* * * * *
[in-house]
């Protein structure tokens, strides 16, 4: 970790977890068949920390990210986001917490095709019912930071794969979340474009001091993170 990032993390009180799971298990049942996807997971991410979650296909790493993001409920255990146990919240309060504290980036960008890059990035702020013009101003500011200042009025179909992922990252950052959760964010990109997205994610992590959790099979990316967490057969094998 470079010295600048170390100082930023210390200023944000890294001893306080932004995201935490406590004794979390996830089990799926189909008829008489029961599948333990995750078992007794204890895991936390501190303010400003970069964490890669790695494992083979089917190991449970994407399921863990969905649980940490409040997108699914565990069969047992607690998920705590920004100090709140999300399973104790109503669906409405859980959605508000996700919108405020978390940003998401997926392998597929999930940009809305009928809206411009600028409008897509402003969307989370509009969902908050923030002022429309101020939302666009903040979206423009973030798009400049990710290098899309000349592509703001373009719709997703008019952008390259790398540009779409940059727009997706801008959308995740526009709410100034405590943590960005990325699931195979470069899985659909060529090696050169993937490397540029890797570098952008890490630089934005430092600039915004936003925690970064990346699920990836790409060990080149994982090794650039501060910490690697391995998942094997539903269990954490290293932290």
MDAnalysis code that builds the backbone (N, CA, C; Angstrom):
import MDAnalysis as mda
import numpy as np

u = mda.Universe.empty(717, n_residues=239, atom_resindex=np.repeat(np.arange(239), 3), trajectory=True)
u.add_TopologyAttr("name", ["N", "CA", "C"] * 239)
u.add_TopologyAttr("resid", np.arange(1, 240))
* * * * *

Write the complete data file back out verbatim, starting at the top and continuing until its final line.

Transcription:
[in-house]
């Protein structure tokens, strides 16, 4: 970790977890068949920390990210986001917490095709019912930071794969979340474009001091993170 990032993390009180799971298990049942996807997971991410979650296909790493993001409920255990146990919240309060504290980036960008890059990035702020013009101003500011200042009025179909992922990252950052959760964010990109997205994610992590959790099979990316967490057969094998 470079010295600048170390100082930023210390200023944000890294001893306080932004995201935490406590004794979390996830089990799926189909008829008489029961599948333990995750078992007794204890895991936390501190303010400003970069964490890669790695494992083979089917190991449970994407399921863990969905649980940490409040997108699914565990069969047992607690998920705590920004100090709140999300399973104790109503669906409405859980959605508000996700919108405020978390940003998401997926392998597929999930940009809305009928809206411009600028409008897509402003969307989370509009969902908050923030002022429309101020939302666009903040979206423009973030798009400049990710290098899309000349592509703001373009719709997703008019952008390259790398540009779409940059727009997706801008959308995740526009709410100034405590943590960005990325699931195979470069899985659909060529090696050169993937490397540029890797570098952008890490630089934005430092600039915004936003925690970064990346699920990836790409060990080149994982090794650039501060910490690697391995998942094997539903269990954490290293932290």
MDAnalysis code that builds the backbone (N, CA, C; Angstrom):
import MDAnalysis as mda
import numpy as np

u = mda.Universe.empty(717, n_residues=239, atom_resindex=np.repeat(np.arange(239), 3), trajectory=True)
u.add_TopologyAttr("name", ["N", "CA", "C"] * 239)
u.add_TopologyAttr("resid", np.arange(1, 240))